All tissue was routinely fixed in either phosphate-buffered 4% formalin, dehydrated by graded ethanols, and embedded in wax (Paraplast Plus, McCormick Scientific) using routine techniques. Immunohistochemistry was performed using the Benchmark XT (Ventana Medical Systems) and the Ultraview (multimer) detection system. All sections were cut at 5 μm and mounted on SuperFrost/Plus slides (Fisher Scientific). Epitope retrieval was performed for 30 min in Tris buffer (pH 8) at 90°C before application of the primary antibodies. Rabbit polyclonal antibodies to phospho-MAPK (pMAPK; extracellular signal-regulated kinase 1/2; Invitrogen) were used at a dilution of 1:200 with an incubation time of 2 h at 37°C.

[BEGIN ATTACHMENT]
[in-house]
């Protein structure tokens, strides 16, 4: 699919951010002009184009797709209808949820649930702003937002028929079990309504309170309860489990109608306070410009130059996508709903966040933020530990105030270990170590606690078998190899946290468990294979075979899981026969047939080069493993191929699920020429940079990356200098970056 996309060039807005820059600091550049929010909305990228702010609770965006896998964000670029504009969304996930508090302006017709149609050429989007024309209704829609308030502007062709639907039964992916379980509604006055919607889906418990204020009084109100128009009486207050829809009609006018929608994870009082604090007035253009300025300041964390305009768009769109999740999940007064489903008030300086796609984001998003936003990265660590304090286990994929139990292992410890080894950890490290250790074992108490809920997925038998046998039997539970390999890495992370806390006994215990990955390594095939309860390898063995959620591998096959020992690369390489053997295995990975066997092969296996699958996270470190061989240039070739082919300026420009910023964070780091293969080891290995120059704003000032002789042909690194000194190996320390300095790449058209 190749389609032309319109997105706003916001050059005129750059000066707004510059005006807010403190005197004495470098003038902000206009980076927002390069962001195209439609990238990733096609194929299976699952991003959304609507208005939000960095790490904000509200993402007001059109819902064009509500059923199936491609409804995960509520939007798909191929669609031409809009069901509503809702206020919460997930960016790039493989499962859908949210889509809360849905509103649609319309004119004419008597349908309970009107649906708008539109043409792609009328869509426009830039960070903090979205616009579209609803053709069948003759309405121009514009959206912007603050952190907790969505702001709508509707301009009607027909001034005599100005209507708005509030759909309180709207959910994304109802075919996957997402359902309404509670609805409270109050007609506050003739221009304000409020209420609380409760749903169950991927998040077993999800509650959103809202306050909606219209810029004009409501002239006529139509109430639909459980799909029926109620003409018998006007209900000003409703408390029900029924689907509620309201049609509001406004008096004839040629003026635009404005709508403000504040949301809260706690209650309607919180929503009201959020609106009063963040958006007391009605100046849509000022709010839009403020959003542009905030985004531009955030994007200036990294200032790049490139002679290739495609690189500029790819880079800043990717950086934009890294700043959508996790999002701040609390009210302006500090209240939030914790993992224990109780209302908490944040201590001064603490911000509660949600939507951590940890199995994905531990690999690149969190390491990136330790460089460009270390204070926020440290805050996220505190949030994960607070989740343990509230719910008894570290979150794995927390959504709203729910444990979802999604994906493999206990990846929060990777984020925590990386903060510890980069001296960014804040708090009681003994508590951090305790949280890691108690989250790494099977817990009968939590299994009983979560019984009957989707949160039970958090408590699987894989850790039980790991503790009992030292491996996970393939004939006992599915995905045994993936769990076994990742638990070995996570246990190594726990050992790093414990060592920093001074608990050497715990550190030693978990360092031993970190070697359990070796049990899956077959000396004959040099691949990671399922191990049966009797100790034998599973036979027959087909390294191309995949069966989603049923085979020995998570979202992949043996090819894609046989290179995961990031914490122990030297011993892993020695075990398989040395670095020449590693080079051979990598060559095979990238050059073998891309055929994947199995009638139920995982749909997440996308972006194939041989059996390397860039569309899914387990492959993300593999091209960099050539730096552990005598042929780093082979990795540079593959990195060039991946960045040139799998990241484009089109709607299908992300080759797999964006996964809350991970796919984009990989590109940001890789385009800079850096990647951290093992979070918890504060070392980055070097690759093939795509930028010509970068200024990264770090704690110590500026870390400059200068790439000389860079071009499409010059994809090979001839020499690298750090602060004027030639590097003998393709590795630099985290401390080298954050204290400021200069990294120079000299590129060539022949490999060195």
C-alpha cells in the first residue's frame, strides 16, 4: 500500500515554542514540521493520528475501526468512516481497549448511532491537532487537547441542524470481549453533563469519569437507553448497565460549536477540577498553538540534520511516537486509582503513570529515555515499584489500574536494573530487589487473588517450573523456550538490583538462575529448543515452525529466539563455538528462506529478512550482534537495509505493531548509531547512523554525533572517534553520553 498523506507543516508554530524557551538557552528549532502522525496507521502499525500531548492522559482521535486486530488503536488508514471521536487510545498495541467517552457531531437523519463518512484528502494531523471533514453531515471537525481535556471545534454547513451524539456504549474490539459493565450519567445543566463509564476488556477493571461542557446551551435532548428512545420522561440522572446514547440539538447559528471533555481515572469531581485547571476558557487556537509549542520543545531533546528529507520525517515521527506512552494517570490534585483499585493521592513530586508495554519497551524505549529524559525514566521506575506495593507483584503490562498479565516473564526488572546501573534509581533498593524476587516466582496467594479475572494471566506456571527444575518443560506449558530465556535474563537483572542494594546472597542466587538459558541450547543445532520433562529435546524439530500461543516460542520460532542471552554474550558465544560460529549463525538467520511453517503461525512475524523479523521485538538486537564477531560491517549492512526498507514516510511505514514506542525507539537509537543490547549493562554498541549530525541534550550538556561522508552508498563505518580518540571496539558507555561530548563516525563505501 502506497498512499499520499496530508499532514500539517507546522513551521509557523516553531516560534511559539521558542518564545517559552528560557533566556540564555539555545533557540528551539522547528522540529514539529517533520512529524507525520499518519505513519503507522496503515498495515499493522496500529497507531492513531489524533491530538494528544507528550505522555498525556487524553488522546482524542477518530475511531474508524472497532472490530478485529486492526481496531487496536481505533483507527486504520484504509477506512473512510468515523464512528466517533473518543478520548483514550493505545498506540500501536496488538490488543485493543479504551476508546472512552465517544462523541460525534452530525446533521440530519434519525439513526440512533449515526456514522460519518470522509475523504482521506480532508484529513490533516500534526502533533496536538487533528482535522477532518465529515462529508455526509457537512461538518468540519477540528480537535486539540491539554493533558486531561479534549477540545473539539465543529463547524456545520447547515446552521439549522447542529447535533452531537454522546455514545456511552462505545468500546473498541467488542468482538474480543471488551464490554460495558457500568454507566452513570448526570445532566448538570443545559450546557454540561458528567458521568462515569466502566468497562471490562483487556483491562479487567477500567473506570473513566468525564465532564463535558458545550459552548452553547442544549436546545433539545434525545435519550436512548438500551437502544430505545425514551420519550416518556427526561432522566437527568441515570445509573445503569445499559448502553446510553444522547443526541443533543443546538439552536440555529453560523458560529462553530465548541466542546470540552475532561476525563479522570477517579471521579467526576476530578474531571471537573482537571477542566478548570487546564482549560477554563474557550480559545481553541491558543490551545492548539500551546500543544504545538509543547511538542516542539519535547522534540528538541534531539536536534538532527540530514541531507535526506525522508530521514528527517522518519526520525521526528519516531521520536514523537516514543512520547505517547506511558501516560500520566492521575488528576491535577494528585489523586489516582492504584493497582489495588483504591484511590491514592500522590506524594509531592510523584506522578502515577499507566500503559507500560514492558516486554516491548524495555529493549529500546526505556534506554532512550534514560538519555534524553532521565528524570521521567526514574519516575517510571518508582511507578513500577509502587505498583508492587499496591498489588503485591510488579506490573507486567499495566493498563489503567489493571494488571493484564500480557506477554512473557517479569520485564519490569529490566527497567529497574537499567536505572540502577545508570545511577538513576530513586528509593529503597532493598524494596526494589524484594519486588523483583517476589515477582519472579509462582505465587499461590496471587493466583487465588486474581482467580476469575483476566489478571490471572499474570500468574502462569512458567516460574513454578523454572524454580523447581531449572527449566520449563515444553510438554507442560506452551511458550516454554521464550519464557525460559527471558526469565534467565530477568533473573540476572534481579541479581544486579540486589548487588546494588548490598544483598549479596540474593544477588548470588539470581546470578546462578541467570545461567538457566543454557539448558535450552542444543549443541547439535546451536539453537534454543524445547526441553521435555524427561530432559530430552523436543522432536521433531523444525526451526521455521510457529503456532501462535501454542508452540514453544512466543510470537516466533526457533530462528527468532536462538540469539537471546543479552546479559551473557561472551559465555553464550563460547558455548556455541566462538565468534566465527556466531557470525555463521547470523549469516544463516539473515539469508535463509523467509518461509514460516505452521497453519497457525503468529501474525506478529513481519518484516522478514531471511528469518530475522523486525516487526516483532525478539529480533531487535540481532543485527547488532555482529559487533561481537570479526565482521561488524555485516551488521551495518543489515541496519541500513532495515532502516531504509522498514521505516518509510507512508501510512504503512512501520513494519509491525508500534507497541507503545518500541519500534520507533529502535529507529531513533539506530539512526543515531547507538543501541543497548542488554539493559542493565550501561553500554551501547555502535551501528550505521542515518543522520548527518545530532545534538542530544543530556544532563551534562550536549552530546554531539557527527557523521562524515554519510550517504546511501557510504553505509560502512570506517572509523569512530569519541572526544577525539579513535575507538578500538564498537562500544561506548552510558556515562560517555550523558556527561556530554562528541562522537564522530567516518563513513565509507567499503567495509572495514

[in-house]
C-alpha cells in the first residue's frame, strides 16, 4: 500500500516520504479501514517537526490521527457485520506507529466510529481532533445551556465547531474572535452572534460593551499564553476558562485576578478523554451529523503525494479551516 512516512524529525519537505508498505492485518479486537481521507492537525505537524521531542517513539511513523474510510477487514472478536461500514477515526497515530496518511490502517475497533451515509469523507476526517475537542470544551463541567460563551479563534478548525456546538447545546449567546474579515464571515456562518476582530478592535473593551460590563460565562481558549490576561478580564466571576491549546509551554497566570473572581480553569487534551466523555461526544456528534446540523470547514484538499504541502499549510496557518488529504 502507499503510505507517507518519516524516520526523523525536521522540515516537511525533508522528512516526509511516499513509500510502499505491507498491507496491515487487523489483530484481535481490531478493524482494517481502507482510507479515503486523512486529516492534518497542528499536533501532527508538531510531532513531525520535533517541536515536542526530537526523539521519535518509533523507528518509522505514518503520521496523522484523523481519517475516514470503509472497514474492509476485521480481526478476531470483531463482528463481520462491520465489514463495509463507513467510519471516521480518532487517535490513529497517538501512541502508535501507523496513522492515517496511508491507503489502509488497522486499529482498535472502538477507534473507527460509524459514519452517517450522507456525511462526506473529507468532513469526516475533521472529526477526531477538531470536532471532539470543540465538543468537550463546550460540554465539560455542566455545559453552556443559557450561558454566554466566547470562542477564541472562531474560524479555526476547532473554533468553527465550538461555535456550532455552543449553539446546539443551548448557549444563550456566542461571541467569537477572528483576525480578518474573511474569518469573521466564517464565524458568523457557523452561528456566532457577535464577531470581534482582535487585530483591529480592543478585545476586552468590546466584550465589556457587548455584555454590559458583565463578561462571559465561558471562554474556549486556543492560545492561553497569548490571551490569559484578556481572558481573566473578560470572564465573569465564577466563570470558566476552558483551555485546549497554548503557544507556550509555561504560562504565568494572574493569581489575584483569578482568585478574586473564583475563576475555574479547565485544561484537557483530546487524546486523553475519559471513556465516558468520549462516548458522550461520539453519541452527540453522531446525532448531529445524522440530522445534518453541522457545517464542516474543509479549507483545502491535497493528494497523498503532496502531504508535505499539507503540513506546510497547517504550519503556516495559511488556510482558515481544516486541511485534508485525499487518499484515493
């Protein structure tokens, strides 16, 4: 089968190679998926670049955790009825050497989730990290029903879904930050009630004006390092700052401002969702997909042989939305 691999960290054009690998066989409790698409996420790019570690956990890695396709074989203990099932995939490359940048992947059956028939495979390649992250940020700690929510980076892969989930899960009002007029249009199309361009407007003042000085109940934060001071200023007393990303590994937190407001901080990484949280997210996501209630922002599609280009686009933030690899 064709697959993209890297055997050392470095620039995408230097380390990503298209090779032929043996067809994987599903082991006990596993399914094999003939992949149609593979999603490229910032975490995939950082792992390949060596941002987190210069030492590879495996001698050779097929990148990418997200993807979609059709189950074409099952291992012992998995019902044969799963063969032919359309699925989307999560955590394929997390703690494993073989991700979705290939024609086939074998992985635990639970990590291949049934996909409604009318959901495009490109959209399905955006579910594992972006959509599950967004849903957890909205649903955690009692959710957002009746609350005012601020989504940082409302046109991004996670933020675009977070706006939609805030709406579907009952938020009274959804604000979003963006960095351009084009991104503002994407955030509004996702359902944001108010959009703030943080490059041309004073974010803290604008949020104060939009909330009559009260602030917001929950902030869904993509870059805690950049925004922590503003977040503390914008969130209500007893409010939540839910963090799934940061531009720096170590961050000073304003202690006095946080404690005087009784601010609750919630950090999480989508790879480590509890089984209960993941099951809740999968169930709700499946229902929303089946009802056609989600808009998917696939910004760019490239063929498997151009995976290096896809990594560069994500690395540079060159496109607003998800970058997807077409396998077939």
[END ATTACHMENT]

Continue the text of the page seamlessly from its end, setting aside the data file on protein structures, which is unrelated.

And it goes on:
To identify regions of genomic copy number gain and loss, we analyzed DNA from 33 astrocytomas (Table 1) using a panel of ∼24,000 MIPs enriched for sequences that directly interrogate allele-specific copy number of ∼1,000 known cancer genes. Included in this analysis were 2 grade 1 tumors, 11 grade 2 tumors, 9 grade 3 tumors, and 11 grade 4 tumors. Calculation of the mean FGA for each grade of tumor revealed increasing FGA with increasing malignancy grade (grade 1 < 0.000; grade 2 = 0.016; grade 3 = 1.375; grade 4 = 2.964), with the mean FGA for combined grade 3 + grade 4 tumors significantly higher than for grade 1 + grade 2 tumors (P < 0.003, two-sided Wilcoxon rank-sum test; Table 1; Fig. 1).